San Diego State University professor Brian Hu allowed San Diego Community College District a sneak peek presentation of the Asian Film Festival earlier this month.
The festival, a major undertaking with over 160 films being shown at a half dozen locations throughout San Diego County, will run from Nov. 8-17.
The television, film and new media professor described the festival itself, its mission, the challenges involved in running an event of its scope and scale.
He also showed trailers for a handful of the films available for viewing over the course of the nine-day event.
The San Diego Asian Film Festival is in its 19th consecutive year of exhibition. The annual nonprofit event has a simple mission: to expand the legacy of Asian cinema.
“The mission manifests itself in a few ways during the festival,” Hu said.
He explained that, by expanding the general audience knowledge of Asian cinema beyond martial arts films and anime, the average moviegoer has the opportunity to see stories from Asia they may not otherwise have the opportunity to see.
An important step in broadening the legacy of Asian film in a Western market is the idea of representation.
“… Getting Asian faces on screen,” Hu said. “… Getting that representation for young Asian-Americans to want to act, or maybe make a film, or start directing themselves.
“That representation is important.”
The films shown were selected based on a range of criteria that has not changed since the inception of the festival.
However, Hu went on to describe how bending the rules in order to achieve the festival’s mission is as important as those rules themselves, like with the odd case of a non-Asian director or producer of a largely Asian film.
Of the more than 160 films being shown at the event this year, several of them will have the actors or filmmakers in attendance, giving moviegoers the rare opportunity to interact with those individuals directly.
Hu went on to describe the challenges in putting on an event like this. Offering films as premieres was one challenge.
In order to avoid piracy, many films originally from Asia are released on the same day in both the United States and their home nation.
In a few cases, such as “How Long Will I Love You” and “One Cut of the Dead,” films are billed as San Diego premieres, which adequately solves the issue.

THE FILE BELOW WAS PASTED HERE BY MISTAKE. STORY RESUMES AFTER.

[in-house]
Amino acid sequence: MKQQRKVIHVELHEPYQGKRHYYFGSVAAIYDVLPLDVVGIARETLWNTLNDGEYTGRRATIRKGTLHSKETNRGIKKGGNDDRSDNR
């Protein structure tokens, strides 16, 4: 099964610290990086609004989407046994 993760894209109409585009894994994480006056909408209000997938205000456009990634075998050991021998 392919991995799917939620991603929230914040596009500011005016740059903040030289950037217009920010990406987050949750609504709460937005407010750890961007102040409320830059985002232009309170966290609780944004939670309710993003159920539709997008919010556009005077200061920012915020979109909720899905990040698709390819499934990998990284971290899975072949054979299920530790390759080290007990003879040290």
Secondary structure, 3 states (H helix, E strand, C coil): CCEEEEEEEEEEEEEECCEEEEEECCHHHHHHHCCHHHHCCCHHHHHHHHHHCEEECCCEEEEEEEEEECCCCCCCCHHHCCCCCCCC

Hu also outlined the challenge of bringing people into theaters and the matter of theatres available to host the films.
“Bringing people out to see a film is getting harder with the rise of Netflix and Hulu,” Hu said. “So we’re trying to bring in movies that people might not be able to watch at home.
“We’re trying something new, using (virtual reality) technology for movies like ‘The Train Hamasen’ or ‘Your Spiritual Temple Sucks.’”
A few of the films have practical problems, whether with length, equipment or content.
“Dead Souls” is a nearly nine-hour documentary about political prisons during the early years of Mao Zedong’s control of the Communist Party in China.
The virtual reality films have practical considerations regarding training for the use of equipment required for viewing.
Shorter run times also present issues in how to package the shows together in a way that financially makes sense.
The San Diego Asian Film Festival promises to be an interesting cultural event.
Showtimes, locations, pricing and further information can be found on sdaff.org.
This review was created as an Honors Contract project between professor Roman Koenig and students in the Introduction to Cinema (RTVF 160) course. The project enhances a course through honors-level objectives and tasks that are in addition to those of the regular class, and successful completion of this project is noted on the student’s official transcript. Almost all 16-week, face-to-face courses at San Diego City College can be converted to Honors with an Honors Contract. For more information, visit http://sdcity.edu/AcademicPrograms/HonorsProgram/.